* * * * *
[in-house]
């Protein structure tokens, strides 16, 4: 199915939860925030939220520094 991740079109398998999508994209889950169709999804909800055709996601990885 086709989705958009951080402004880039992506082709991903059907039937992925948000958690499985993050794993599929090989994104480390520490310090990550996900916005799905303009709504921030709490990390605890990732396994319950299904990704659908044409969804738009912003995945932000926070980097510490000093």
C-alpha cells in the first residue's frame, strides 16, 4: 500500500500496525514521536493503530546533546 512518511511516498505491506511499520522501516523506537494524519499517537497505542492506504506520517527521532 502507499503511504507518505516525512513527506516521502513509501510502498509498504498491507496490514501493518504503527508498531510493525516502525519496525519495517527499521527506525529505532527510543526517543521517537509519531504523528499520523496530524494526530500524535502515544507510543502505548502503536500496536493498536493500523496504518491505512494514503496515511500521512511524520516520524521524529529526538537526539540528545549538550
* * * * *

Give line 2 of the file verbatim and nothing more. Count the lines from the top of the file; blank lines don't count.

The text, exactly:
């Protein structure tokens, strides 16, 4: 199915939860925030939220520094 991740079109398998999508994209889950169709999804909800055709996601990885 086709989705958009951080402004880039992506082709991903059907039937992925948000958690499985993050794993599929090989994104480390520490310090990550996900916005799905303009709504921030709490990390605890990732396994319950299904990704659908044409969804738009912003995945932000926070980097510490000093």